Boston Celtics: 2012Game35
So, of course, much of the postgame chatter centered on the unexpected return of his headband.
“I just felt like a change," Rondo said. "You may not see it ever again. It’s just what I feel like. I’m 1-0 with the headband this year, so I might try to keep it alive.”
Rondo ditched a headband after it was hinted that he got scolded by the league for turning their logo upside down in past seasons. The league went so far as to update its dress policy before the 2010-11 campaign, seemingly causing Rondo to ditch his previously trademark look.
The league logo was tucked on the backside of his all-white headband during Friday's win, but Rondo acknowledged the return to a familiar look.
“I think it was my signature statement when we won a championship, but who knows?" said Rondo. "People ask me all the time why I don’t wear it any more. I tried to get a petition, but it didn’t go through.”
A headbanded Rajon Rondo drives on Deron Williams Friday night.
HOW THE GAME WAS WON
Paul Pierce produced his finest shooting night in weeks and Boston played its finest game in that same span as the captain's 27 points on 10-of-14 shooting propelled the Celtics to a breezy win. Pierce added eight assists, four rebounds and a block over 31:46. Kevin Garnett chipped in 20 points and 10 rebounds, while Rajon Rondo kicked in 14 points, 13 assists and five steals for the Ray Allen-less Celtics. Old friend Gerald Green -- with the Nets on a 10-day contract -- registered 11 points and a handful of jams over 25 minutes for New Jersey, who got a game-high 28 points from Brook Lopez.
It took the Celtics less than five minutes to build an 11-point lead and it was never a one-possession game the rest of the way. Even still, the Nets had whittled that lead to four with seven minutes to play in the second quarter before Boston blew the hinges off the door. Mickael Pietrus (twice), Chris Wilcox and Garnett highlighted a layup line as the Celtics scored 14 consecutive points (and 18 of 19 overall) while opening a 52-31 lead with little more than two minutes to play in the first half. The Celtics turned the ball over just twice (for no points) before the intermission.
GINO TIME AT THE GARDEN
Boston's favorite American Bandstand groover made a rare appearance, serenading the crowd with the Celtics on top 103-86 with 2:03 to play. Garnett gave Mickael Pietrus a rundown of all his favorite moves, then was hilariously shown on the JumboTron taking great pleasure in one of his favorite moves at the end of the clip.
WHAT IT MEANS
The Celtics (18-17) have won three in a row and have crawled back above .500 in time for Sunday's next Atlantic Division showdown with the New York Knicks (yes, Linsanity is about to invade the Garden; the Celtics were the last team spared before Jeremy Lin's emergence). The Celtics shot 51.7 percent on Friday and -- outside of a turnover spree early in the second half -- really played phenomenal ball. Yes, it was against an 11-win Nets squad, but one that's at full health now. It's still an encouraging showing for the Celtics. At a time when Boston needs to build confidence and momentum, it is doing just that.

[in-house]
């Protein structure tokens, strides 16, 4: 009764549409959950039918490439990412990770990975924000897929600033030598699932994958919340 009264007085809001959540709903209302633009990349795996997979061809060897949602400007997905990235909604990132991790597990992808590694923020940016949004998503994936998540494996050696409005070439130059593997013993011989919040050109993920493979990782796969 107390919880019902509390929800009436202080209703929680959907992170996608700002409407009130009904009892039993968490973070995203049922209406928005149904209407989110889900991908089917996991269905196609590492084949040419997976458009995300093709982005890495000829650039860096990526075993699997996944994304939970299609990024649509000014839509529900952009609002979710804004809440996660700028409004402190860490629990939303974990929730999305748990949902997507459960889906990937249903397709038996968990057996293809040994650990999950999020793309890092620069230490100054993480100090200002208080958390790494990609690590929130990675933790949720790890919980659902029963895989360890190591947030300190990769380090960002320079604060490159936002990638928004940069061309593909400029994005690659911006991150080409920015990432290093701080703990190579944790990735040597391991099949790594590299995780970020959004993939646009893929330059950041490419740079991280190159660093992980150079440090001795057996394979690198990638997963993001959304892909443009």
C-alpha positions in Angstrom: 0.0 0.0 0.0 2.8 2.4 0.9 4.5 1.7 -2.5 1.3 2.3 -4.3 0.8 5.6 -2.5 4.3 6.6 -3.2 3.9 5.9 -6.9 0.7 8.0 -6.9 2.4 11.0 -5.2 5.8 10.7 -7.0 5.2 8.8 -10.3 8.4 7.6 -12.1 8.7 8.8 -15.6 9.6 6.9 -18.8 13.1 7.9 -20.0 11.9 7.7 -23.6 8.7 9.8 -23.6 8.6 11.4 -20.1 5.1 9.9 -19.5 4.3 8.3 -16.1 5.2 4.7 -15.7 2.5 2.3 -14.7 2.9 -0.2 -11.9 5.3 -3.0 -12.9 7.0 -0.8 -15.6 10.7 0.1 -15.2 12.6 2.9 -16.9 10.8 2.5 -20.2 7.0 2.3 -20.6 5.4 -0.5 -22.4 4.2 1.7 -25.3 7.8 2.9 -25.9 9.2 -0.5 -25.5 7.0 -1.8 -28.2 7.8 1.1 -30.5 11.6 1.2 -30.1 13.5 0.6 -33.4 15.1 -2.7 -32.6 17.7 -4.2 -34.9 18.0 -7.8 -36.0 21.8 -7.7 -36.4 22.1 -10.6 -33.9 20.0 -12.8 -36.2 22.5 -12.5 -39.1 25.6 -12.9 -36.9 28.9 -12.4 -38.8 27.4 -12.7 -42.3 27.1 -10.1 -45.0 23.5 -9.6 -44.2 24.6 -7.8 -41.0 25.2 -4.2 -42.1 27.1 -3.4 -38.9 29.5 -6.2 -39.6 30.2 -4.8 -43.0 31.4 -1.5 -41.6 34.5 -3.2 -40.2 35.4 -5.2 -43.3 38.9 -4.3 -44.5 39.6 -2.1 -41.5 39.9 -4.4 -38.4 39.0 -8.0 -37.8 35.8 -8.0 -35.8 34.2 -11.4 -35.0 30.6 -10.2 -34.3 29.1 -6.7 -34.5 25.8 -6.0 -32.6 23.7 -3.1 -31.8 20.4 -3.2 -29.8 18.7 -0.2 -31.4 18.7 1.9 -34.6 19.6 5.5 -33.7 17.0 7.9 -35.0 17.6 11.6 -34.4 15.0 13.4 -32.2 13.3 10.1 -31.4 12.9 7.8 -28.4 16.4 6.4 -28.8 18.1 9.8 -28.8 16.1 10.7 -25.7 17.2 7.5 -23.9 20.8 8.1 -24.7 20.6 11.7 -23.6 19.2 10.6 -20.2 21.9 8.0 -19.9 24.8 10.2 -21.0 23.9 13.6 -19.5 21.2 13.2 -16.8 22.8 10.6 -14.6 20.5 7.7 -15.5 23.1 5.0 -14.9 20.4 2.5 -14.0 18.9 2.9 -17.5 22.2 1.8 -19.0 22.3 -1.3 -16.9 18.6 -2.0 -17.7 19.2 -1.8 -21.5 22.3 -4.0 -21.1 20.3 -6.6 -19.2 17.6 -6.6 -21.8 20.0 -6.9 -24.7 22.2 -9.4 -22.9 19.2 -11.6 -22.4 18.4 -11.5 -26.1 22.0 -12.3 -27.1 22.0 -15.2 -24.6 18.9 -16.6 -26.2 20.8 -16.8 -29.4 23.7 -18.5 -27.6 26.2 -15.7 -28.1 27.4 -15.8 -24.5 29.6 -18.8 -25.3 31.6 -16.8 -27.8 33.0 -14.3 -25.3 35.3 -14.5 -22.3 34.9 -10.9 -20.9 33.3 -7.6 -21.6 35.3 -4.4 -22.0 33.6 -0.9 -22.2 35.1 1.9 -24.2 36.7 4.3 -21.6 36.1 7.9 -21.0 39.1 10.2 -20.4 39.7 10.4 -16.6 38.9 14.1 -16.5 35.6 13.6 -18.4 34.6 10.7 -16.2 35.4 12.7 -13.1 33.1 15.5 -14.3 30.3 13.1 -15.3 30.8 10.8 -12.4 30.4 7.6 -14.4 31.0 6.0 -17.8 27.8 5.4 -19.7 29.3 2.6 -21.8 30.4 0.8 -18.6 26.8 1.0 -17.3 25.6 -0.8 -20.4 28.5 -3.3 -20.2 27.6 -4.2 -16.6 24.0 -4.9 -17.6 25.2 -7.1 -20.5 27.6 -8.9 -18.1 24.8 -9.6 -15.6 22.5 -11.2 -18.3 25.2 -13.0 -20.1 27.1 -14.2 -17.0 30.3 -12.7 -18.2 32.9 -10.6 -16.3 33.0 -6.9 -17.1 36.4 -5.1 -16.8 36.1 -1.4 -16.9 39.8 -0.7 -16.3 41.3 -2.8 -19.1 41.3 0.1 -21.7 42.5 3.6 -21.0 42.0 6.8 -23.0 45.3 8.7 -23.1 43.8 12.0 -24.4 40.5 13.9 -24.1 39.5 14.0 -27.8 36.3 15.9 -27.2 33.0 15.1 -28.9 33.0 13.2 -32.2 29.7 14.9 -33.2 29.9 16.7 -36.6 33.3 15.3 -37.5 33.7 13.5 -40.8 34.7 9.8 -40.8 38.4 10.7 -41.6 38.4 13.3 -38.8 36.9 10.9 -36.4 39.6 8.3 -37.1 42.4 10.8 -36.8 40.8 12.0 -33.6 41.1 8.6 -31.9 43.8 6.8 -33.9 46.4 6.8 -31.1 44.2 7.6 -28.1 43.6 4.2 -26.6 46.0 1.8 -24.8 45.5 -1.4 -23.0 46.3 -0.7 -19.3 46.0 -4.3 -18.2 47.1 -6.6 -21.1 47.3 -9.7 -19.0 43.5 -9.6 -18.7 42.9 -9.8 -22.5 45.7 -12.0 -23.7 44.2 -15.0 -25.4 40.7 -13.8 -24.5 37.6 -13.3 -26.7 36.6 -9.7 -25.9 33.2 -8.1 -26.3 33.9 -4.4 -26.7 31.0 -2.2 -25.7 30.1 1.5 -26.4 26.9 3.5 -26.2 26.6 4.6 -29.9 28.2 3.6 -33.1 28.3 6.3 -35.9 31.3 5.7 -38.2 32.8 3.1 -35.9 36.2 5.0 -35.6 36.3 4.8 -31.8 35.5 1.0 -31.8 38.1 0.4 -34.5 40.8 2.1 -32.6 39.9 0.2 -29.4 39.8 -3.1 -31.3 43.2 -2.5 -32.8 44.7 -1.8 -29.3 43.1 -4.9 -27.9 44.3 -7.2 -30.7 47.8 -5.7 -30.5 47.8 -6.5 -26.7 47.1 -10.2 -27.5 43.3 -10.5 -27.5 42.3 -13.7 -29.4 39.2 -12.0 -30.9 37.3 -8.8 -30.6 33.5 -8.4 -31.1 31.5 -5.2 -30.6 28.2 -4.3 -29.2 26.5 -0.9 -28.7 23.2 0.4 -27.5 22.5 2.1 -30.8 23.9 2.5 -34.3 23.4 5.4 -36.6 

BOSTON -- Celtics shooting guard Ray Allen will sit out Friday's visit from the New Jersey Nets due to an illness. Mickael Pietrus will take his spot in the starting lineup.
Allen has now missed five games this season, three due to a jammed left ankle suffered in late January. Ironically, he also sat out the Nets' last visit to Boston on Jan. 4 due to flu-like symptoms.
Doc Rivers, who spoke extensively about what he dubbed "silly season" and the trade rumors that swirl at this time of year, laughed and couldn't help but agree when a reporter told him that Allen's absence would probably start a batch of trade scenarios for the veteran guard.
The bigger concern for Boston is making sure the rest of the locker room doesn't come down with the same illness. With 17 games in March, sick players could wreak havoc on the the team.
Rookie E'Twaun Moore is active for Friday's game. Allen joins the inactive list alongside center Jermaine O'Neal, who Rivers said is expected to seek more opinions on his ailing left wrist while contemplating if he can play through the pain the rest of the season. O'Neal will need surgery on the oft-injured wrist at some point after electing to skip it this past offseason.
1. The Nets were without Deron Williams, Brook Lopez and Kris Humphries last time around. Who will have a bigger impact for the Nets?
Jackson: Lopez. The Nets center completely shredded the Mavericks frontcourt on Tuesday, putting up 38 points against the Mavs' full complement of big men. Sure, Brendan Haywood and Ian Mahinmi aren't exactly world-beaters down low, but they are still legit 7-footers. The Celtics may not have an actual 7-footer on their roster. To combat the Nets' size, they may even consider starting Greg Stiemsma or having Kevin Garnett guard Lopez, and Brandon Bass muscle up to Kris Humphries. Whatever they decide to do, it won't be ideal.
Forsberg: Some will laugh, but it's Humphries to me. His ability to dominate on the glass is dangerous if the Celtics put too much of a focus on limiting Lopez. It's absolutely astounding that we just did this exercise and not a single person picked Williams, but that sort of speaks to the Celtics' overall lack of size up front. But let's not skip the point guard matchup. Rondo is coming off a monster effort at both ends of the floor against the Bucks. It will be interesting to see if he can carry over that success, especially defensively, against Williams.
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